primo sledgers. Off it, he’s a polished media performer, deep thinker and passionate advocate for players. His on-field ferocity becomes a joke, role play. But which one is the real Michael Ennis? ““I guess I skate a fine line,” he told A-List. “Well, not exactly skate a fine like but I have a competitive nature. I don’t know – not dirty things. Just competitive. I believe you should just get as much out of each game as you can. I could sit here and preach about what a good guy I am and how I’ve got kids and how I’m a nice family man but that’s not what I’m about, that’s not who I am. It doesn’t really worry me what people think.”
IN all my years as a radio sideline eye, no player has ever stopped a fulltime conversation with a rival so I could interview that rival. No player except Jared Warea-Hargreaves, who made it clear to his fellow player talking to thousands of listeners was more important than shooting the breeze with him. Before he was injured, JWH was the form prop in the NRL. He’s 198cm and weighs 116 kg but is also possibly the most gentle, softly spoken rugby league player on earth. “Schoolkids picked on me a little,” he told an incredulous A-List a few years back, “but then I started eating my veges and I had this little growth spurt!”
‘GIFTY’ Stewart has a bit of his brother Brett – the ‘wronged’ bit – and some of Anthony Watmough – the ‘reticent’ bit – in his complex make-up. He was aggrieved at his brother’s treatment at the hands of the NRL and the media, then about being forced out of the club without receiving an offer. There was rampant speculation about a rift with Daly Cherry Evans, who supposedly got his wages. Yet like Watmough, Stewart has mellowed somewhat and seems to have a decent relationship with the media for the first time. After his first game against Manly, he commented: “they’re all mates of mine … most of them”.
IT takes a lot for the public to take the side of journalists but Darius Boyd’s monosyllabic “media opportunities” at St George Illawarra and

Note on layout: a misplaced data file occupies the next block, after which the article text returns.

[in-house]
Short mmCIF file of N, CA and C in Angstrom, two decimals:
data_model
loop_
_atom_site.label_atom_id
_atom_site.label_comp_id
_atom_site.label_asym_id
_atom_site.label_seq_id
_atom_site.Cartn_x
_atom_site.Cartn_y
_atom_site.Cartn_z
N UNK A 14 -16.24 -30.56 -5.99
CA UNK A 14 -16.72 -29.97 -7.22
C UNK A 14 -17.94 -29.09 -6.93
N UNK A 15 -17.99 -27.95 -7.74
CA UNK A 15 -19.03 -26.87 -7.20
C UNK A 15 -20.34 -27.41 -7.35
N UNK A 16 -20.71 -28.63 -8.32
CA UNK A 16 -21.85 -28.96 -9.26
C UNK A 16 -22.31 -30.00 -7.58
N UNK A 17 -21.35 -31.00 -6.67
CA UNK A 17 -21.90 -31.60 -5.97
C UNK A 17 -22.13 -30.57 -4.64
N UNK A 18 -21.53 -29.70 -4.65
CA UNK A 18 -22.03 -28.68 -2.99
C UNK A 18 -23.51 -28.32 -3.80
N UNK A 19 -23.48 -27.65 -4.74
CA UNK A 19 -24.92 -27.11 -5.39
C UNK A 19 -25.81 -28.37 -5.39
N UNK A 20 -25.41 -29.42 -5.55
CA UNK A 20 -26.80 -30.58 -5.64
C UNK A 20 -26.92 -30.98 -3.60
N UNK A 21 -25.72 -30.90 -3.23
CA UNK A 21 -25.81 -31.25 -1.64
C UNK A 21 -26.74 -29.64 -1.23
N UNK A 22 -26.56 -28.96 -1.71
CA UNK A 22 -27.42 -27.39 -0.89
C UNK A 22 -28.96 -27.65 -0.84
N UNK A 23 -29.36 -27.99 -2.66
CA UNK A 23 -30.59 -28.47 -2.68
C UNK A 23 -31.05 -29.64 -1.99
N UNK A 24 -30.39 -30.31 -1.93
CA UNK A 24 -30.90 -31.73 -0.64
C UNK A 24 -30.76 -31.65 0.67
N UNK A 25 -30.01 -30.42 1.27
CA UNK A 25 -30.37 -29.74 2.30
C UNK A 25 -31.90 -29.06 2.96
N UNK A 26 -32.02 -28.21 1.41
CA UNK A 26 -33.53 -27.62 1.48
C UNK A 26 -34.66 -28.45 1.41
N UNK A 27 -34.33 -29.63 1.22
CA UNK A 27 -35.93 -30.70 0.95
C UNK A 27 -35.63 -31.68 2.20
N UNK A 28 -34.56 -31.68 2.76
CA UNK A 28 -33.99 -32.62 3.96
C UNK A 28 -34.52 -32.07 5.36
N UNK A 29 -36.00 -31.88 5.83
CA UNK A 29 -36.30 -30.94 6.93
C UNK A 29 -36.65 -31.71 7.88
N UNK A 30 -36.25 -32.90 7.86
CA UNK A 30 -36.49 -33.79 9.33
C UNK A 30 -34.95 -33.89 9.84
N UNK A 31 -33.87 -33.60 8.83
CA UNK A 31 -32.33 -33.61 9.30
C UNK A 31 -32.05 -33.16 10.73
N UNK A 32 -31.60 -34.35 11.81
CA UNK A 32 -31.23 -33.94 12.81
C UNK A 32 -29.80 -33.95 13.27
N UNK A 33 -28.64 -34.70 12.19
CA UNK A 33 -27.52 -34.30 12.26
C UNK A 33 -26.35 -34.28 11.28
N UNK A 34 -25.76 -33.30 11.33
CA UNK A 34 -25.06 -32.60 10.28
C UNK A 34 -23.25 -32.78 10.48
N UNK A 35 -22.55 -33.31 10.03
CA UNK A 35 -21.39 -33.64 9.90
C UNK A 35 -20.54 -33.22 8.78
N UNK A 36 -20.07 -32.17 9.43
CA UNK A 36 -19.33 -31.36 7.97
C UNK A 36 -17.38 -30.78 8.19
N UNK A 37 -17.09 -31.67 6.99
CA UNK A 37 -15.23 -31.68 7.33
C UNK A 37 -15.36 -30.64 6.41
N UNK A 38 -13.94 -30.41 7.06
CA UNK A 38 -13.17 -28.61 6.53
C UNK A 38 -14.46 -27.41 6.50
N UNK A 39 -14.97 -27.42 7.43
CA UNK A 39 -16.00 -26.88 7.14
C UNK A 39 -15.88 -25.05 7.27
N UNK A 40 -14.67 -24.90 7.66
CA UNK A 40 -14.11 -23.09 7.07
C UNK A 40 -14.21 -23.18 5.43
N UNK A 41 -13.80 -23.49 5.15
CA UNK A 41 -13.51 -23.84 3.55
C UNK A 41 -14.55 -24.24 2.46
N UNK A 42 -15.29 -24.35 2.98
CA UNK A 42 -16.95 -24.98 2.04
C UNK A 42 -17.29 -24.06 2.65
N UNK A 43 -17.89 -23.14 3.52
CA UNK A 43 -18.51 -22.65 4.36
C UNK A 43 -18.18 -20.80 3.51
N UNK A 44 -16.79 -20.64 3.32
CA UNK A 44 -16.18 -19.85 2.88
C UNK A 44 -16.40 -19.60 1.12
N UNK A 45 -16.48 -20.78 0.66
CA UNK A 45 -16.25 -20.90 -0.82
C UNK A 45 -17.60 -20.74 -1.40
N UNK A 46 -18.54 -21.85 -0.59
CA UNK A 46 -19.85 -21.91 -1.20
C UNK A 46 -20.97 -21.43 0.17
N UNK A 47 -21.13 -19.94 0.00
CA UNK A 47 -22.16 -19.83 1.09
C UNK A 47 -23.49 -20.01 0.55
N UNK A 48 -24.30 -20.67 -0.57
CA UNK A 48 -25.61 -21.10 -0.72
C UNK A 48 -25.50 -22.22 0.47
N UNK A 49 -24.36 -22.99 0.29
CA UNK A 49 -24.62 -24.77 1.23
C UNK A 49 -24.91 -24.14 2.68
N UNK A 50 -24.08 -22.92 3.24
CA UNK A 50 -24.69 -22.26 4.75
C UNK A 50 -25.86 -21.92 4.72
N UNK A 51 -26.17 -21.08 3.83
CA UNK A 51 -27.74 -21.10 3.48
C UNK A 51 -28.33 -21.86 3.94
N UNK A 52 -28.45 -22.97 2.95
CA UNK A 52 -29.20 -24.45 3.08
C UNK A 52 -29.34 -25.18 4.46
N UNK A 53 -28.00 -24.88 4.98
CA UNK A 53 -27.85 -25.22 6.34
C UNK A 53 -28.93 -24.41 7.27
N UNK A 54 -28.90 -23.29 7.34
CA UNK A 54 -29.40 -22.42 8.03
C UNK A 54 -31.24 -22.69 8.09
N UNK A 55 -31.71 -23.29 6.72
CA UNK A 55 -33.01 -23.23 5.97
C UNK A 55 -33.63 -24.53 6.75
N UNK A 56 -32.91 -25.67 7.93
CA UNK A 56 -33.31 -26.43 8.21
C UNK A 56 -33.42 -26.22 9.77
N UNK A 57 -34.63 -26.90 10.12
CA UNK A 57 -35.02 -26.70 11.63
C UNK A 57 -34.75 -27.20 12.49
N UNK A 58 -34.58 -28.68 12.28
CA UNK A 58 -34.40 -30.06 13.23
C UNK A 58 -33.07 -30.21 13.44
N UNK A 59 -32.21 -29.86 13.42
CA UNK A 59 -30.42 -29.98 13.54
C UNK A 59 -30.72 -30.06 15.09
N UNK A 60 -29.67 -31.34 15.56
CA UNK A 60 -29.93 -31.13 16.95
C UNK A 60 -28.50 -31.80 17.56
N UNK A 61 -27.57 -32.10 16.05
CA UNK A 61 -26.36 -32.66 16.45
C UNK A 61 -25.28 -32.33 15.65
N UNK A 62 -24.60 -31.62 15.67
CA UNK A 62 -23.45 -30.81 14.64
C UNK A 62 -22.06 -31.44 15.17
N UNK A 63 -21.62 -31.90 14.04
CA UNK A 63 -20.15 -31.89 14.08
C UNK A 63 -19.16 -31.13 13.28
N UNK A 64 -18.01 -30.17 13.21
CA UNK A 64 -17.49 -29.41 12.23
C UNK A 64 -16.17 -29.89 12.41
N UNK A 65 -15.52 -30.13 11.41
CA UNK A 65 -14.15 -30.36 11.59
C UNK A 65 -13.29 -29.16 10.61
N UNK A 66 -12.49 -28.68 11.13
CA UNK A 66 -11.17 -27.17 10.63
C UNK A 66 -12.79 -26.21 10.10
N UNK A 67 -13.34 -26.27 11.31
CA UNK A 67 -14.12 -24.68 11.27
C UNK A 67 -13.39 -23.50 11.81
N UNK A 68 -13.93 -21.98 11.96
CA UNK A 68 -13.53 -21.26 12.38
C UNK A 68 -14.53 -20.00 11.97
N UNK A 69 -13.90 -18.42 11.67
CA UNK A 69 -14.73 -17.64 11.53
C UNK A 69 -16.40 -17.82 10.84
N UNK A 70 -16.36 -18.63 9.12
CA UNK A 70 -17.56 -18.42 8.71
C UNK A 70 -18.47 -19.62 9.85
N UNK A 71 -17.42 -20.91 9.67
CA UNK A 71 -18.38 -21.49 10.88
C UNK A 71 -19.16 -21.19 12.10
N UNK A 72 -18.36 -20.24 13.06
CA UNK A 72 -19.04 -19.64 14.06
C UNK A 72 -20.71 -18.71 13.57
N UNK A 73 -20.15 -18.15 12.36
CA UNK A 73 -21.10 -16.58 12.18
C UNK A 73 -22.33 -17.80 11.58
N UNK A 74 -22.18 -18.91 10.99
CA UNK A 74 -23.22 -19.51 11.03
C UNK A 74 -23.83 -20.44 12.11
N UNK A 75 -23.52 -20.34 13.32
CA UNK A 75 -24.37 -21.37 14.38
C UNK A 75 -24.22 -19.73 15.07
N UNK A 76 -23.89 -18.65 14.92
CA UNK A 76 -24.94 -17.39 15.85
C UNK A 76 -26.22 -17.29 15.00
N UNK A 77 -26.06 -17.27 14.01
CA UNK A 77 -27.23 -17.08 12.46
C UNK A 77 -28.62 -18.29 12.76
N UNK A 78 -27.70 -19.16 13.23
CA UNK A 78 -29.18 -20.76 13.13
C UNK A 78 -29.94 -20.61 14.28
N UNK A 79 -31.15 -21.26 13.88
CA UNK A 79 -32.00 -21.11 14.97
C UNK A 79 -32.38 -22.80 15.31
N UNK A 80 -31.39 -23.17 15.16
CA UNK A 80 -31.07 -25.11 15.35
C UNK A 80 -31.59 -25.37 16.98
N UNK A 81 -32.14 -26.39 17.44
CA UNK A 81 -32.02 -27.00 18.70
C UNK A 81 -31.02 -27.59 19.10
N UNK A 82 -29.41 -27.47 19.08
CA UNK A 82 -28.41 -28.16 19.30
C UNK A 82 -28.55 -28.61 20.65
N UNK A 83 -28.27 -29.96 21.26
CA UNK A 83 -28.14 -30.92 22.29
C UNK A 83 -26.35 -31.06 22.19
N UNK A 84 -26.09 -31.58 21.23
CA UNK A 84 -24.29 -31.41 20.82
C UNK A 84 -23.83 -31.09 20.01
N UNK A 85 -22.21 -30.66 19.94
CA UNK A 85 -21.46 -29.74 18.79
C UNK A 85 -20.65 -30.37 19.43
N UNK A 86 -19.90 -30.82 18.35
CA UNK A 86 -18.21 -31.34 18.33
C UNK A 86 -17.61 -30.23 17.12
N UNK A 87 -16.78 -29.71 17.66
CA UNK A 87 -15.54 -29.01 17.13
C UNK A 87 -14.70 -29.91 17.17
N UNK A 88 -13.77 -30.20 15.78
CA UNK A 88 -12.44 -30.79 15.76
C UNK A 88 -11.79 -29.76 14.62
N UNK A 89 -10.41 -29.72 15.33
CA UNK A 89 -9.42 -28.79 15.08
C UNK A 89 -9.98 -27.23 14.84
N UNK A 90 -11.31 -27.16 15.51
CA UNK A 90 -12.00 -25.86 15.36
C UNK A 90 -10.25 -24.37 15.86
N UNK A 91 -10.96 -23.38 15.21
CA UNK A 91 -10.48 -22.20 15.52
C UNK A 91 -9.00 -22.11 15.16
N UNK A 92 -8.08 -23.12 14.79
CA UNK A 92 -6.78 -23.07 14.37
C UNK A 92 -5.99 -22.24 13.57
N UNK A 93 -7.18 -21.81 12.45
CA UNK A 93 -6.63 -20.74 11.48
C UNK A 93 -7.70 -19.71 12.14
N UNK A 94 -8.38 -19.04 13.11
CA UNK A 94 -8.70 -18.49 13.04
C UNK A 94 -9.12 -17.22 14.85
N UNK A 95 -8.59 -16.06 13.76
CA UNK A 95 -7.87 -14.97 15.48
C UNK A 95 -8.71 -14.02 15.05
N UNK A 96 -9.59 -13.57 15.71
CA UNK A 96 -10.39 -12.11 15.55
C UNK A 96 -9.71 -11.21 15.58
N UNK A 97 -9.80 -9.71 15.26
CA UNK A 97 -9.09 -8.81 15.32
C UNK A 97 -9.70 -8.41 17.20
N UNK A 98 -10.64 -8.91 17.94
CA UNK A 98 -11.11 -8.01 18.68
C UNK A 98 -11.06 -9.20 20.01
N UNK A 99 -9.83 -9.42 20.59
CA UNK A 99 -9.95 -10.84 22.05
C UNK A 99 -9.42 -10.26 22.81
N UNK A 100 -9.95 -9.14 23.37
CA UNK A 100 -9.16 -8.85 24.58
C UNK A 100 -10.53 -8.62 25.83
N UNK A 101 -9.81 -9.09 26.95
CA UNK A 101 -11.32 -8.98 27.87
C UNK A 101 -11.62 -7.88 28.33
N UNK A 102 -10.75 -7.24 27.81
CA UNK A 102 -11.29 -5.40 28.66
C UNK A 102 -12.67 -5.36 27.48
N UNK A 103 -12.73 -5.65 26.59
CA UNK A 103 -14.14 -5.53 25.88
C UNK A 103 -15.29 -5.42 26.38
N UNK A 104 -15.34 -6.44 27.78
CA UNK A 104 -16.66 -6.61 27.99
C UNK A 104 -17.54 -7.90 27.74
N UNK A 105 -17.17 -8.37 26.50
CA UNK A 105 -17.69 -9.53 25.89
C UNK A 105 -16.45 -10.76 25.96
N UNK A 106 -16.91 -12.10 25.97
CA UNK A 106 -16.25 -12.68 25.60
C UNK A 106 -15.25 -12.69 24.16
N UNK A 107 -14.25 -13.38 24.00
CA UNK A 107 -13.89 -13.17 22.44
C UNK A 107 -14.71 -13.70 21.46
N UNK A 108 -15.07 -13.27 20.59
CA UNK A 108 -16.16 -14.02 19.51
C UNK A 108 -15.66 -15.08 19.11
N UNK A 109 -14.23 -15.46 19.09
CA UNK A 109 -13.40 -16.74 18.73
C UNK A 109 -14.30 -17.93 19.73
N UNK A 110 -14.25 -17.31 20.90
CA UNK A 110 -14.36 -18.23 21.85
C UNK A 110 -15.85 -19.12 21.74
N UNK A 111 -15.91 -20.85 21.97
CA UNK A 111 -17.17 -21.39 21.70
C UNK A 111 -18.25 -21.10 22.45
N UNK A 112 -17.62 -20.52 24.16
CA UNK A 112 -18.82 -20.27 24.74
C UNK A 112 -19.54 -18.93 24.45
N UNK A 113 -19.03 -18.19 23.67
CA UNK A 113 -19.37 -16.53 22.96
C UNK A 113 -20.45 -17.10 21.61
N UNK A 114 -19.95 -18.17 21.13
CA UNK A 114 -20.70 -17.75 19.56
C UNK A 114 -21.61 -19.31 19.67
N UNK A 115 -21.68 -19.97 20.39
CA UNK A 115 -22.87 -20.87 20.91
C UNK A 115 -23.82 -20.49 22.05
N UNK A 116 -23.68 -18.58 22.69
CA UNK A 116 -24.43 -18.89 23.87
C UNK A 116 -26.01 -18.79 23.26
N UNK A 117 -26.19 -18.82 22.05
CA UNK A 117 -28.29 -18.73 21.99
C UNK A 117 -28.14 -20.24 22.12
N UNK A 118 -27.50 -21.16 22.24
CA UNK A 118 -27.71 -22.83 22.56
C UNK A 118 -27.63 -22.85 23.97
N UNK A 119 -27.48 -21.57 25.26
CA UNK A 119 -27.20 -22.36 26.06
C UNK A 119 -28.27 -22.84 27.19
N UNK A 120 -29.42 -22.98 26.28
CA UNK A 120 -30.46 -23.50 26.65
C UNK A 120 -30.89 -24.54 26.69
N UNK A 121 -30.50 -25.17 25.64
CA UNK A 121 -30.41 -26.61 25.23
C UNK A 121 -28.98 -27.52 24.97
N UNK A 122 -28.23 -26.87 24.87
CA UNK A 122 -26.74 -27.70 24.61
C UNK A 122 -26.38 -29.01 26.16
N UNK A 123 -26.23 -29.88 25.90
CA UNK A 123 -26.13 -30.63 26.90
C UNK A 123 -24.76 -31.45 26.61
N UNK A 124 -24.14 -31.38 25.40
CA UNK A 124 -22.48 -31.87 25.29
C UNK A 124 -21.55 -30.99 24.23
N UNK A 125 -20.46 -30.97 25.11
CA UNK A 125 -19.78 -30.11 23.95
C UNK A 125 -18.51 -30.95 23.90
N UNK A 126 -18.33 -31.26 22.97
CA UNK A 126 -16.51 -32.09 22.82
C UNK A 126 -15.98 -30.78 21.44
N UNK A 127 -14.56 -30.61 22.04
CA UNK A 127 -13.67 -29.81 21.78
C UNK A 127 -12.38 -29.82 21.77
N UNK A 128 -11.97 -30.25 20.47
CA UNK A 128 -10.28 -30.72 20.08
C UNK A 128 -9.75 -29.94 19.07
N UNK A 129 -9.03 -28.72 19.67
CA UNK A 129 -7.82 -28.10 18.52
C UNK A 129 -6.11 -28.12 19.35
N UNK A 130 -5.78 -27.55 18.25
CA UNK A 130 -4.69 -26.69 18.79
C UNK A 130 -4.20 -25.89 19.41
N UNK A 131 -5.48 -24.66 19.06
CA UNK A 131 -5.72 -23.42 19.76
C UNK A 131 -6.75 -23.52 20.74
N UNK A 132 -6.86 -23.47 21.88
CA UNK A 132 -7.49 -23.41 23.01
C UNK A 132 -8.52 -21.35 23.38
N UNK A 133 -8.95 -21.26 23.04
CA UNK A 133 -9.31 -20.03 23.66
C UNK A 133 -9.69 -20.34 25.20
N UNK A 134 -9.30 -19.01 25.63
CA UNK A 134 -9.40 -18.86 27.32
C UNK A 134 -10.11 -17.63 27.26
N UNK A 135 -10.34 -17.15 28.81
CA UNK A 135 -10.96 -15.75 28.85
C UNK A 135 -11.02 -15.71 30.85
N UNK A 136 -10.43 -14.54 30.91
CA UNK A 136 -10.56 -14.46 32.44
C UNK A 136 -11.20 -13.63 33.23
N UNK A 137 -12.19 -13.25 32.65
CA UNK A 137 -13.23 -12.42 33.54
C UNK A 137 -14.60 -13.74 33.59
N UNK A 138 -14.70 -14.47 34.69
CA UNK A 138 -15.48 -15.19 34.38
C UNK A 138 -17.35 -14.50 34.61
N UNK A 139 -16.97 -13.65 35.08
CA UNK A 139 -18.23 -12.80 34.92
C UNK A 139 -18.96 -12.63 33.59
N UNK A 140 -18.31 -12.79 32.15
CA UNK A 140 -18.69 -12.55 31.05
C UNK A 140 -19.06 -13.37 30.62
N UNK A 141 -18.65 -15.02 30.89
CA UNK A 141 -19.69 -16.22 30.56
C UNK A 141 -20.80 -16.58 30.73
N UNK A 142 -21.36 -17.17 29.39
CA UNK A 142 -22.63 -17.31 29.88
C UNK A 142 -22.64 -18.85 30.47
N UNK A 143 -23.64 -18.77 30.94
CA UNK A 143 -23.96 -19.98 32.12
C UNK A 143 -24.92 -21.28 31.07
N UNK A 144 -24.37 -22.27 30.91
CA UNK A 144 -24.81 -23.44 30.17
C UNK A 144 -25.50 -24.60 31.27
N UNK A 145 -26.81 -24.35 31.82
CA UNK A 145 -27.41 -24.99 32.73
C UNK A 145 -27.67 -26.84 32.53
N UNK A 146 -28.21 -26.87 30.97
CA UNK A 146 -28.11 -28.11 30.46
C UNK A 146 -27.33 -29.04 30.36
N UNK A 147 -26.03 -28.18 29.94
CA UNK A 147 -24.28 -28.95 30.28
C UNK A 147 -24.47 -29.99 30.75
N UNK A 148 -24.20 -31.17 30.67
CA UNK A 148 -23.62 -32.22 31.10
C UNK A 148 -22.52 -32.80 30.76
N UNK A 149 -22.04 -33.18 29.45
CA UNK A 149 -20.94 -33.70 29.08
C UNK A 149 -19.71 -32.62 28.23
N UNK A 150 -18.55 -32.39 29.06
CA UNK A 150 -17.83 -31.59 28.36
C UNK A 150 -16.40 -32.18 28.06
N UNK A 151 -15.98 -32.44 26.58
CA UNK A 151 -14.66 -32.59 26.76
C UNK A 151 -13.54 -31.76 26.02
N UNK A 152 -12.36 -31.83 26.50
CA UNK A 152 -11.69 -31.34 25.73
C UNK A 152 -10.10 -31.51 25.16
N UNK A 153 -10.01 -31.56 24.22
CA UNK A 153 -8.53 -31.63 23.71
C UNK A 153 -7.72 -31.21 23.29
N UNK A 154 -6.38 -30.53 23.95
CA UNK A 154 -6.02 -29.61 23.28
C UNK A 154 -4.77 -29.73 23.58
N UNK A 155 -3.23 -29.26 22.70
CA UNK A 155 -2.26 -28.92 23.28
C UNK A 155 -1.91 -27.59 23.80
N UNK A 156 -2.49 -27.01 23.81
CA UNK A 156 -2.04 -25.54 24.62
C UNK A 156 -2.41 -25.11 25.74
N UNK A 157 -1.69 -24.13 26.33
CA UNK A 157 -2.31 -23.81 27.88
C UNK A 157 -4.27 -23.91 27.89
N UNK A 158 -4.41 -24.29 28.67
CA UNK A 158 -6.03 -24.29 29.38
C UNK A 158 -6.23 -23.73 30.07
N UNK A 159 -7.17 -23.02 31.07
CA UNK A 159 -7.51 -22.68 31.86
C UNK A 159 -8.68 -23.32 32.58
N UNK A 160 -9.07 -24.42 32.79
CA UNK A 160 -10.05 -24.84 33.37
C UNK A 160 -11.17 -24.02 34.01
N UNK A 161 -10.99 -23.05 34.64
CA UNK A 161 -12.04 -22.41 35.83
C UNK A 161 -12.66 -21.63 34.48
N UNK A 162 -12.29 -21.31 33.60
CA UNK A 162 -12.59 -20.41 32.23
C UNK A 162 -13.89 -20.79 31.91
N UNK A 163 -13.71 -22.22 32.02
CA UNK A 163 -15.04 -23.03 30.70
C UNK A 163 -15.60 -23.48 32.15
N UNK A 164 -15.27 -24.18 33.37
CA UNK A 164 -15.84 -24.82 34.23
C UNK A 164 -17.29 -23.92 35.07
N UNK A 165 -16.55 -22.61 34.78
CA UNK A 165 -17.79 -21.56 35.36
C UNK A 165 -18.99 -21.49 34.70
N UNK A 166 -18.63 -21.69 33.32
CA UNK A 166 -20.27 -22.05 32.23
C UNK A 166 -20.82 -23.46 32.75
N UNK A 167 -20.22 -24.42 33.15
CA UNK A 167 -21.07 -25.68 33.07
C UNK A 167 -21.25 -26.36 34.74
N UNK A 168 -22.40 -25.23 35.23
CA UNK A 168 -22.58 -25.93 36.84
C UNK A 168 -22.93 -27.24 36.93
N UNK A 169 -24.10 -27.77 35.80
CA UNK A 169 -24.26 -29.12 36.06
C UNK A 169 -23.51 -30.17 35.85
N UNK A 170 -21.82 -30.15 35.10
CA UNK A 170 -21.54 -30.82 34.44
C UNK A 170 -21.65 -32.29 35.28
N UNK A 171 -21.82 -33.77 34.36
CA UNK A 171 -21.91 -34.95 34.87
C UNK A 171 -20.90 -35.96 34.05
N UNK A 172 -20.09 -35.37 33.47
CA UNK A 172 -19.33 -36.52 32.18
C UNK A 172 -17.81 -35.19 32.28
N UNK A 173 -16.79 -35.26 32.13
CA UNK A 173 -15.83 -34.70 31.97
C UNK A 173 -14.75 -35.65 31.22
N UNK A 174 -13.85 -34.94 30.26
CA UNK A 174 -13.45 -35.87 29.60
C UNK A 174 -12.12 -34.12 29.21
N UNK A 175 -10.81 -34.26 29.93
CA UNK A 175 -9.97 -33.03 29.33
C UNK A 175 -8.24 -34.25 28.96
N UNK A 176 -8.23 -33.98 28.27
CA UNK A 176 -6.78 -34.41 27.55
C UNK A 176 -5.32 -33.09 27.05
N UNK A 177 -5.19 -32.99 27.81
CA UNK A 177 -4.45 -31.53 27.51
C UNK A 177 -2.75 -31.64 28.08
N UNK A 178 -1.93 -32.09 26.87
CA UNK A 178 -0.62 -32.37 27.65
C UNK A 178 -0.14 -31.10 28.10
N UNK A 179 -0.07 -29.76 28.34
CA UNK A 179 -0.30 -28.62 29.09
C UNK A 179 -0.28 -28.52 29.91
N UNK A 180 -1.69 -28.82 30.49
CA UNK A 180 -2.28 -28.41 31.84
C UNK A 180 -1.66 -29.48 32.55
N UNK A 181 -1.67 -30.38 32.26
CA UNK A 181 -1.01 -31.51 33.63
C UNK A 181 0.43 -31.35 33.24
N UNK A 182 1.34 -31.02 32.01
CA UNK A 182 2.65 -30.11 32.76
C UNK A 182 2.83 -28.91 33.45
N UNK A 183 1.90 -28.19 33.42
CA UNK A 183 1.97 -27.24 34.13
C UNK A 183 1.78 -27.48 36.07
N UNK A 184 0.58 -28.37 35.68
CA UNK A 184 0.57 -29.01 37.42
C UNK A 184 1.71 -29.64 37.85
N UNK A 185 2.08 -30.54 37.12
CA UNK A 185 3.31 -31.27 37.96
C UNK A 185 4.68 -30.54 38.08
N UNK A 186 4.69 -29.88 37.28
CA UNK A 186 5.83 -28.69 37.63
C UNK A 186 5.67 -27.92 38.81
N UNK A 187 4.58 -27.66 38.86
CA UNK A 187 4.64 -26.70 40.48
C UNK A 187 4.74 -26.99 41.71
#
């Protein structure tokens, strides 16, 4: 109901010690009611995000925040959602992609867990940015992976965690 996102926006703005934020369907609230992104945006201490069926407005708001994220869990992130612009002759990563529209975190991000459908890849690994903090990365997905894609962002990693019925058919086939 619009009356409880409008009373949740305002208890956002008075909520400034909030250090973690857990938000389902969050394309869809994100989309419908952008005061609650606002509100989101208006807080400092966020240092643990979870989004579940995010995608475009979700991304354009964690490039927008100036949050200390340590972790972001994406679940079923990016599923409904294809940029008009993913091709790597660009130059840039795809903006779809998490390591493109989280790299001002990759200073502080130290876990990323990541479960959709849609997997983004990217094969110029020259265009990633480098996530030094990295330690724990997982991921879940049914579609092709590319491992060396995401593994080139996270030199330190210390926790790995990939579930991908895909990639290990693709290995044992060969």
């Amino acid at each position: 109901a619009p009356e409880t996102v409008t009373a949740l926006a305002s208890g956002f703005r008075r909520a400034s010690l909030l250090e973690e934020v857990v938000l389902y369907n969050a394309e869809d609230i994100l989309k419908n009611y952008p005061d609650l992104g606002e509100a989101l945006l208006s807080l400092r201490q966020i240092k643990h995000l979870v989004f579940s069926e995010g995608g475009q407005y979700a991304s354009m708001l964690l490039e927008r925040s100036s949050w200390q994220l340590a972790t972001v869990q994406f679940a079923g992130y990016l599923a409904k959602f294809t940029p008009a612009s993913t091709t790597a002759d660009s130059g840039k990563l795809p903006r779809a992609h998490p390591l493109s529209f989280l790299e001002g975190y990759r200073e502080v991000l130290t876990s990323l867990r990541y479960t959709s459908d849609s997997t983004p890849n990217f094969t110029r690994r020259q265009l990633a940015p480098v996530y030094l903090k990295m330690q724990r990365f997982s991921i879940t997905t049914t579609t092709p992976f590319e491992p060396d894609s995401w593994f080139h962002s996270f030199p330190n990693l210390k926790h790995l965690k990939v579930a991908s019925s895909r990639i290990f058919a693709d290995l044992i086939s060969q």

Newcastle did the trick. “Yes”, “no” and “next question” came across very poorly on television, as did his response to being doorstopped by a reporter as he left Origin camp. But things changed dramatically for Boyd when good friend Alex McKinnon broke his neck last year. Boyd quit the game, sought help for depression and is now considered a future captain of the Brisbane Broncos. Boyd never knew his father but received a letter last year from a man claiming to be just that.
Filed for: RUGBY LEAGUE WEEK
By STEVE MASCORD (with research by David Middleton)
THE salary cap is often given credit for the fact we have had 10 different premiers since 1998 – but you can’t thank the salary cap for what Cronulla have done this year.
Maybe you can blame ASADA.
From wooden spooners in 2014 to eliminating the reigning champions in the first week of the finals in 2015, it’s a feat that has perhaps not really sunk in yet. We’re all taking it ‘one game at a time’, right? How will it be remembered? We love giving things context here at RLW.
In these days of fulltime professionalism, we perhaps expect things to go more or less according to plan. In the 1930s, when the premiership was played for beer money and there were only a handful of teams, we’ll believe such feats were possible.
But not now.
In the AFL (then VFL), Fitzroy actually finished last AND won the competition in the SAME year. It was 1916, and all but four clubs had withdrawn from competition due to the Great War.
So the same four teams played the regular season, and all of them made the finals. That’s how Fitzroy performed a feat we are never likely to see again, even if it does sound better as a trivia question than a real achievement.